. DB: I didn’t think of it in terms of gags. I wanted to get across one point: Ultimately, bin Laden was a narcissist and a failure, and he’s going to be just another footnote in history. With that point in mind, each strip wrote itself because there’s a natural arc to follow: It begins with showing the vanity and pride of the villain (who in his own mind considers himself a hero, hence the Obi Wan reference), then comes the reality check (Lemont points out the suffering Bin Laden inflicted on Muslims), then the larger context (Bin Laden compared to Kruschev). Then comes the gradual fade into obscurity (as shown through Lemont’s complete disinterest in anything Bin Laden has to say). Then it was a matter of going back through them and finding what made me laugh about each point, and turning that into the punchlines.


(Darrin Bell - WPWG)

MC: What was your personal reaction in the minutes and hours after you learned of bin Laden’s death?

DB: My initial reaction was the polar opposite of my reaction to 9/11 itself. On 9/11, I felt like everything changed. Like the weight of the world had been strapped to our shoulders. This time, I felt like everything changed. Like someone had taken the mountain off my back. I felt free. I felt like the nation had just unclenched its collective sphincter for the first time in 10 years. It was the same sensation I get when a car alarm I’d tuned out and forgotten about minutes ago finally shuts off. It was the same sensation I got when I was 6 and my mom turned on the light in my closet to get something. I peeked from under my covers and I saw there was nothing in there but my shirts; and suddenly realized that for years I’d been afraid to look at my closet at night because I was just sure the boogeyman would be inside, looking back at me.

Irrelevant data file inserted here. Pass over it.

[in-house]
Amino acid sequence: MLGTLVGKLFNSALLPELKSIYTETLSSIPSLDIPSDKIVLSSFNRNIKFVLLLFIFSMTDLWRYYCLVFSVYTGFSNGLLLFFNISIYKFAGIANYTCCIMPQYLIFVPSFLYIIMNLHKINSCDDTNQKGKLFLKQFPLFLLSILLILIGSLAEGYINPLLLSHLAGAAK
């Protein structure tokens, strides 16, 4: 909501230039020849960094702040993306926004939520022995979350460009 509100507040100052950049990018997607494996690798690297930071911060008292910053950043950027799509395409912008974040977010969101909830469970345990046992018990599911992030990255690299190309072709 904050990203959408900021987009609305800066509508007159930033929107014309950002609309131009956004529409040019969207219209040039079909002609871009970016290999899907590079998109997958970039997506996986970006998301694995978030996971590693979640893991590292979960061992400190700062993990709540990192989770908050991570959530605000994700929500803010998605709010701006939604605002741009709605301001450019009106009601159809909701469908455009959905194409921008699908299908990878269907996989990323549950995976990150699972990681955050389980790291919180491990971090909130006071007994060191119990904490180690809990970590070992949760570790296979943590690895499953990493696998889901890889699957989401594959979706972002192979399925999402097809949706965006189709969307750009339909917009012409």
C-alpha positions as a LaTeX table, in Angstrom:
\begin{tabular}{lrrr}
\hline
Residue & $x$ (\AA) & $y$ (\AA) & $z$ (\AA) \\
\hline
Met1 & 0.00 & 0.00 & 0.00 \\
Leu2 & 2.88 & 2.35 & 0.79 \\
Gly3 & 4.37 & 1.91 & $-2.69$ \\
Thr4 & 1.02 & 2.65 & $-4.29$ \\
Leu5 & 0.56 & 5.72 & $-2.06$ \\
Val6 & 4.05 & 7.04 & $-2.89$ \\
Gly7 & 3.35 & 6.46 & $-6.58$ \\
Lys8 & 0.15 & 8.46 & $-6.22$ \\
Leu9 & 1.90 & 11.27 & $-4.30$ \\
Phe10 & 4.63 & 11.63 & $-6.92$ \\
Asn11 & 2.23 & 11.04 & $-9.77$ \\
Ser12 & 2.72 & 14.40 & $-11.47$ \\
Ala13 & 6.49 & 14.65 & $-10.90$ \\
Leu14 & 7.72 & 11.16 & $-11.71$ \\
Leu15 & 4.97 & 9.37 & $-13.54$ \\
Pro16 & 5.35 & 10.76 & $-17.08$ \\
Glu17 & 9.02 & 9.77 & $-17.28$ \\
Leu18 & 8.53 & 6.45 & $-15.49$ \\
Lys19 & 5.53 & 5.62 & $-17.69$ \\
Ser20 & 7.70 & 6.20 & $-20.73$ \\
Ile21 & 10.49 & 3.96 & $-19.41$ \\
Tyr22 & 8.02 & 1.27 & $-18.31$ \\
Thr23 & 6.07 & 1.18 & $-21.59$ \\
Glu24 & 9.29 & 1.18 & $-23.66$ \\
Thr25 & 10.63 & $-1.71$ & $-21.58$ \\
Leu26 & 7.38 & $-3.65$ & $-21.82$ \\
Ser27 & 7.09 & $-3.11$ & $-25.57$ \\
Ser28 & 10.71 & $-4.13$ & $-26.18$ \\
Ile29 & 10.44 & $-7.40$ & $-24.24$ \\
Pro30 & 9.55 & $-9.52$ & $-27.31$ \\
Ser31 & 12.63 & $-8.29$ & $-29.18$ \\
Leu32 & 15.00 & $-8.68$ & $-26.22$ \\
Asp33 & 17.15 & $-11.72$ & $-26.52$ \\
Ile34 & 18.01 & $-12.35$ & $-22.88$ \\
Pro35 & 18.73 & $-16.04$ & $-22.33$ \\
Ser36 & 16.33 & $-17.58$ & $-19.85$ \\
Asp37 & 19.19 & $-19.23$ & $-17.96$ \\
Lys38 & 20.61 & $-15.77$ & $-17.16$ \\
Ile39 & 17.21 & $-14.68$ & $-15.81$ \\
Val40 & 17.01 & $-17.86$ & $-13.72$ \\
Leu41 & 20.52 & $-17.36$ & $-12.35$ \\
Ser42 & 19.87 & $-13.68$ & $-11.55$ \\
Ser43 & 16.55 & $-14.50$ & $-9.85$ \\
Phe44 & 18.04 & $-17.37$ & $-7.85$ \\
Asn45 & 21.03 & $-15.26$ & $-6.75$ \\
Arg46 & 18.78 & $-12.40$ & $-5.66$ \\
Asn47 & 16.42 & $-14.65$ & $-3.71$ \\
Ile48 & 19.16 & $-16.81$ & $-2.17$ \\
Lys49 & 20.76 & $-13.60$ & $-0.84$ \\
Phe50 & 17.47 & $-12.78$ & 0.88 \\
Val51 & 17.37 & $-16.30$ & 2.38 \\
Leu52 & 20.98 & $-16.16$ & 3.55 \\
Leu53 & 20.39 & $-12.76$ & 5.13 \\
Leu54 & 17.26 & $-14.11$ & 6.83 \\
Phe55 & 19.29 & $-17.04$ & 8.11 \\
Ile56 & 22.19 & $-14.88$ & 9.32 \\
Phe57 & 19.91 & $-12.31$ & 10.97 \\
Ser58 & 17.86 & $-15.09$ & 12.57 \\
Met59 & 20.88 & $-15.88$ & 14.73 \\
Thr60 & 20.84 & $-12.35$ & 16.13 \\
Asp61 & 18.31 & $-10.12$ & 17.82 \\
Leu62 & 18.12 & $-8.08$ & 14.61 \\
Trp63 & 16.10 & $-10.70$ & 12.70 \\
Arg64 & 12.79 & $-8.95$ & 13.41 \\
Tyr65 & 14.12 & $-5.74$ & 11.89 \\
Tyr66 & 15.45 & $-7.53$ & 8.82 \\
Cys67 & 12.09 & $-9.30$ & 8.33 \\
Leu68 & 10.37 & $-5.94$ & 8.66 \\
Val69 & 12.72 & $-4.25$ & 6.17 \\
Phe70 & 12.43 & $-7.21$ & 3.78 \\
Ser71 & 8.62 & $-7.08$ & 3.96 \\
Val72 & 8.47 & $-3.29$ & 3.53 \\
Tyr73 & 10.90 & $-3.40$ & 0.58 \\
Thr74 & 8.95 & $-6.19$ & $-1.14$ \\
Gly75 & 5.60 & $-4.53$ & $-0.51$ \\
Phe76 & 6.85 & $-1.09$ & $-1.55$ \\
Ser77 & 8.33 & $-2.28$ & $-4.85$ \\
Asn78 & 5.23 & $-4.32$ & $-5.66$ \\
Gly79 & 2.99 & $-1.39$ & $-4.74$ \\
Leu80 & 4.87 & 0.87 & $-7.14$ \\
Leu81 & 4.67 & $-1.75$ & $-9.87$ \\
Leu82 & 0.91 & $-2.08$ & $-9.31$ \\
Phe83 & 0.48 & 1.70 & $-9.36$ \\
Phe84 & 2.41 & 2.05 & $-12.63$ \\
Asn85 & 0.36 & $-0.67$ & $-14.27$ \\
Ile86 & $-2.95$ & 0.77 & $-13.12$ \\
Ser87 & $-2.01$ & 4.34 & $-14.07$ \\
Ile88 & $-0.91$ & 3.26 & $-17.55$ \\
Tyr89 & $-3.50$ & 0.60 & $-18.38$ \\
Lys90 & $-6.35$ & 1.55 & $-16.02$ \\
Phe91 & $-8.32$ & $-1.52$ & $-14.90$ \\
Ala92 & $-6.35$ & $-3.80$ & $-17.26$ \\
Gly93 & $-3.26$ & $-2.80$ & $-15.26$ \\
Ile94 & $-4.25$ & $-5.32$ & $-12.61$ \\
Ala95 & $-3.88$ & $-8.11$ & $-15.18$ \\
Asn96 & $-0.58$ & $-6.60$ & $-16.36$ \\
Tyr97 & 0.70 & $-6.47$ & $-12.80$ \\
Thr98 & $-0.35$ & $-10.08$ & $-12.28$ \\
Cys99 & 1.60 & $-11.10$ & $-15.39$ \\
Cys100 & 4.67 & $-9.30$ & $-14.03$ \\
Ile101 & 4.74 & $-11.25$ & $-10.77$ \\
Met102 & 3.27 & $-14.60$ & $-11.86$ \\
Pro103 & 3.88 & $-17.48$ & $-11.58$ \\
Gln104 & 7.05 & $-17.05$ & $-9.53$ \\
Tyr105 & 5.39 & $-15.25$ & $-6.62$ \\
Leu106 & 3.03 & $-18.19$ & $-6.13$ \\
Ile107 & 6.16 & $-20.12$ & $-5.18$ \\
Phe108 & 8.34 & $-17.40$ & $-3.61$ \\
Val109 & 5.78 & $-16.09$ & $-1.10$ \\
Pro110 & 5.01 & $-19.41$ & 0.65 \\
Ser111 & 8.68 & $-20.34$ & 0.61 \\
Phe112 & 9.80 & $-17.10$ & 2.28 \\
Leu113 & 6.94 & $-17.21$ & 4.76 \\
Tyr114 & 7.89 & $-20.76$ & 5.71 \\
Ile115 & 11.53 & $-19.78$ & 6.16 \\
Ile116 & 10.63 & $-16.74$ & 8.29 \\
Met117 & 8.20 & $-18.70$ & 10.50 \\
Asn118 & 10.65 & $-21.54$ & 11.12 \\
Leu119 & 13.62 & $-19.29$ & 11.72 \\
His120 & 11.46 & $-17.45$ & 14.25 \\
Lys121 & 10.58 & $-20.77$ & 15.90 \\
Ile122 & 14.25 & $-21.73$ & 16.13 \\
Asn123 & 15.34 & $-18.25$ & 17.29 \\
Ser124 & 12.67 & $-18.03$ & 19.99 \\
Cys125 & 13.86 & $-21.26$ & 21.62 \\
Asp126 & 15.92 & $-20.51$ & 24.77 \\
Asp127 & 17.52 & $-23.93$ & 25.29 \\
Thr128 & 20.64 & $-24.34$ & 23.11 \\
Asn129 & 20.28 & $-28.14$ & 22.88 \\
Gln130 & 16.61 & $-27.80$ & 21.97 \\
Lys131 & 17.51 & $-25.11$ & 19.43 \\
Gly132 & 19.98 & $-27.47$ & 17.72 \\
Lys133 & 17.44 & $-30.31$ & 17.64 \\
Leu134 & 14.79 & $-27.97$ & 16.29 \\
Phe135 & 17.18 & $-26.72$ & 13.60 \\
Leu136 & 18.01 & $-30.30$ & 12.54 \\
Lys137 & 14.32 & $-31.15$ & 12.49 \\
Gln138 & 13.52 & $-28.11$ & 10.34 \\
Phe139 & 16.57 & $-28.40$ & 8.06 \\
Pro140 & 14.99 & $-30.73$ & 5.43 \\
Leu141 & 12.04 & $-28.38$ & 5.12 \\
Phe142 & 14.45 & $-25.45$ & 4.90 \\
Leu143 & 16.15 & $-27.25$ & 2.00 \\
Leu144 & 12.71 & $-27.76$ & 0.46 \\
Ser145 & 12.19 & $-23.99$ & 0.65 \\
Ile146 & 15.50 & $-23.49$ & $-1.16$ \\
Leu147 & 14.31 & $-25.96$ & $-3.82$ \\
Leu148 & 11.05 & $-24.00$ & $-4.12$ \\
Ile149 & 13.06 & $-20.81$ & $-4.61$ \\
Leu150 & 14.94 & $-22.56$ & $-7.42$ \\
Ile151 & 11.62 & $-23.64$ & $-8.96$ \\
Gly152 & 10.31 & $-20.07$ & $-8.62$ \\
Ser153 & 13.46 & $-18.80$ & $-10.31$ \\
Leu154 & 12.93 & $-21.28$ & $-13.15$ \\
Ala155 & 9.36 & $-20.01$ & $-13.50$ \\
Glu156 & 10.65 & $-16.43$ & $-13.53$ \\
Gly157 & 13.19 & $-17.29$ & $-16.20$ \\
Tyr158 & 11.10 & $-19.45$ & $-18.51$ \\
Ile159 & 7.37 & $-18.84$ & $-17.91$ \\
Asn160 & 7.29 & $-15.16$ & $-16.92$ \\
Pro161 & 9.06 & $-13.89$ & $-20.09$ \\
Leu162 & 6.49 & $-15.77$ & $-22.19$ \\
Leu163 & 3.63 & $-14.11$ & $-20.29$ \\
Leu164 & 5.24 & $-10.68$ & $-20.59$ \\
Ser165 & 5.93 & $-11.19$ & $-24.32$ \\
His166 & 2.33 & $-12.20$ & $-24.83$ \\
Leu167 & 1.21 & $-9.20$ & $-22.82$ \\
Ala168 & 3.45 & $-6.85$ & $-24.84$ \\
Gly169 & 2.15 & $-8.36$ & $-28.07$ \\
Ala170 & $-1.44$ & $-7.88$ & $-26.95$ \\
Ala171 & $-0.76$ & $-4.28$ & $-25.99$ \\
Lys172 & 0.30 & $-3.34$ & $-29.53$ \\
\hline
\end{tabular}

I closed my eyes at the dinner table in the noisy restaurant and tried to picture the bodies of our people falling from the burning towers. It was an image I thought would be seared into my brain forever. Since 9/11, every time I heard “9/11” or “Bin Laden” or anything having to do with it, those images would be there as if they were projected in high definition on the inside of my eyelids. But that night, in that restaurant, I closed my eyes, and saw... nothing. ...

Hours later, I was sitting at my desk writing the bin Laden comics, with CNN on in the background. And I realized that it wasn’t the spontaneous street parties that were making me proud of America — it was that there were only a few of them (on TV anyway), and they lasted only a few hours. We were already putting him behind us. And for once, it didn’t strike me that it was due to our insanely short national attention span. This time it felt like we were coming out of a spell we’d been under for a decade. We were shown in no uncertain terms that Emperor Bin Laden had no clothes. He wasn’t the invincible embodiment of all our fears anymore, he was just a thug who hid from us and got caught. In this case, it’s not that we don’t have an attention span, it’s that he’s no longer worth our attention.

MC: So what’s the reaction — and range of reactions — been from readers and editors?

DB: I haven’t heard any reaction from editors, which is always a good sign. Reader feedback has been uniformly positive. But my favorite reader reaction came from somebody who posts in the discussion forums at somethingawful.com. He never misses an opportunity to dump on the strip. ... A couple of days ago he posted one of the Bin Laden strips, along with this comment:

“Candorville is...not as immediately terrible as I thought this arc was going to be but I’m sure he’ll change that soon enough.”

By  |  02:17 PM ET, 05/13/2011